Identity. Such a huge topic, and one that I have been giving a lot of thought to lately. What components make up my identity? Are they all equally important? Who decides how I should identify? How do I navigate changes to my identity? When do I show it? What parts are obvious and what parts are operating in the background? Why am I comfortable only sharing certain parts of my identity?
It’s hard to consider only one part of my identity. There are many lines that I choose to identify on, they are amplified (or muted) in different situations, and they often intersect. For the past 3 or 4 years, and especially during the pandemic, I have been thinking a lot about being Chinese – what it means to me, what I think it means to others, and why this is important for me to examine.
I almost talked myself out of writing this blog post. I have so much fear about exploring this part of my identity. I am afraid of sharing how I’m feeling when I barely understand it myself. I’m scared that what I choose to share might inadvertently unsettle people closest to me and lead them to overthink or walk on eggshells around me. And my biggest fear is the fear of being perceived as performative in this moment. Of course, I feel outraged, sad, tired, scared, and inspired in response to recent news stories or social media posts. But this also feels like noise and I don’t want to get lost in the reactivity of it all or feel overwhelmed by the thought of figuring out what to do. I want to understand and unpack what this all means to me.
I’ve never spoken about this before, so why start now? This self-examination has been simmering in my mind for a few years and I finally feel ready to go deeper with it. My catalysts for exploring my Asian identity have been 1) an increase in Asian representation in arts and entertainment and on social media, and 2) an increase in anti-Asian sentiment and violence in Vancouver and North America. And, after the tragic mass shooting that happened in Atlanta last week, it’s like my brain has reached a point-of-no-return in accumulating Asian experiences and stories. I am now at a point where I can no longer choose to unsee what is in front of me or deny this part of myself.
I have a new appreciation and understanding of the phrase, “I’m processing.” A few friends reached out over this past week to check in. I am grateful and appreciative for their thoughtfulness and I know that it comes from a genuine place. But it did get me thinking about the advice many people have been given to check in with their Asian friends and colleagues and the pressure that some of us might be feeling to answer that question in a meaningful way. I’m speaking for myself, but I don’t think I’m not alone in saying that this question is extra stressful because 1) I have never spoken of these things before, and 2) I feel a deep internalized obligation to respond. I’m not saying don’t check in; just know that the true answer is likely more complicated than the response you will get back.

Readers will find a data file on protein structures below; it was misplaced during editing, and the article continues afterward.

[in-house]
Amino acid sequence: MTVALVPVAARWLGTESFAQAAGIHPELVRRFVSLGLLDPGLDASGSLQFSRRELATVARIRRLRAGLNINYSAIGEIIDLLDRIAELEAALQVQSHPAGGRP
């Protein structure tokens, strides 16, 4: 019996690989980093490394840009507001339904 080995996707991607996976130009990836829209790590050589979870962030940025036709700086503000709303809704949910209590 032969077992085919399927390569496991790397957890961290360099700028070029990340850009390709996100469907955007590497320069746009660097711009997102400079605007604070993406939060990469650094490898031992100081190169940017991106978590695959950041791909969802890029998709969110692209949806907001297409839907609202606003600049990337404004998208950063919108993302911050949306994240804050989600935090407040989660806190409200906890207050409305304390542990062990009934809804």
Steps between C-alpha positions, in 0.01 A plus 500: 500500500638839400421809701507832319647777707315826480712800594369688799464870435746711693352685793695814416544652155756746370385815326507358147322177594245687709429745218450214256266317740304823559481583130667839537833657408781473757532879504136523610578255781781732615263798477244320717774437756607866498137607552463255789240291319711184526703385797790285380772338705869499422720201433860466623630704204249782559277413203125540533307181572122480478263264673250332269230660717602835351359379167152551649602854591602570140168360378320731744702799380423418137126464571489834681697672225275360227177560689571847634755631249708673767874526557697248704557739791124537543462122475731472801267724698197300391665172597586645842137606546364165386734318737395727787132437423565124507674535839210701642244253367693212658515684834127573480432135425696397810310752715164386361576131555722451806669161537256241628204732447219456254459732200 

My response to the check-ins was to say, “I’m processing.” But was I really processing? I was feeling something for sure, but I’m not sure that I can say that I was processing. And then I realized that saying I’m processing is a catch-all phrase for a myriad of possible responses. It’s a polite and effective way of shutting down a conversation. It’s a way of saying thanks for asking but I don’t yet understand what I’m feeling and thinking, I don’t feel like talking about it, mind your own business, I don’t have the energy to answer that question, or I’m not sure what I can say that you will understand so I’m not going to bother.
When I said, I’m processing, it was another one of my auto-pilot phrases. It was a reflexive response used to buy time to gather my thoughts. But I was feeling upset, so I decided to take the time to process and understand. This wasn’t processing so that I could answer the check-in question for you. This was processing to understand and answer the question for myself. And I did it in a way most comfortable for me. I wrote about it.
Tears are information. I cried during the opening scene of Crazy Rich Asians (which I saw on opening day). I cried when the director (Bong Joon-Ho) for the movie, Parasite, gave his best picture speech at the Oscars. I cried during Sandra Oh’s speech when she won a Golden Globe award. I have cried multiple times listening to Lainey Lui talk about her Chinese family on The Social. I cried watching news stories over the past year about elderly Asian people being attacked. I cried hearing the news of the Atlanta mass shooting.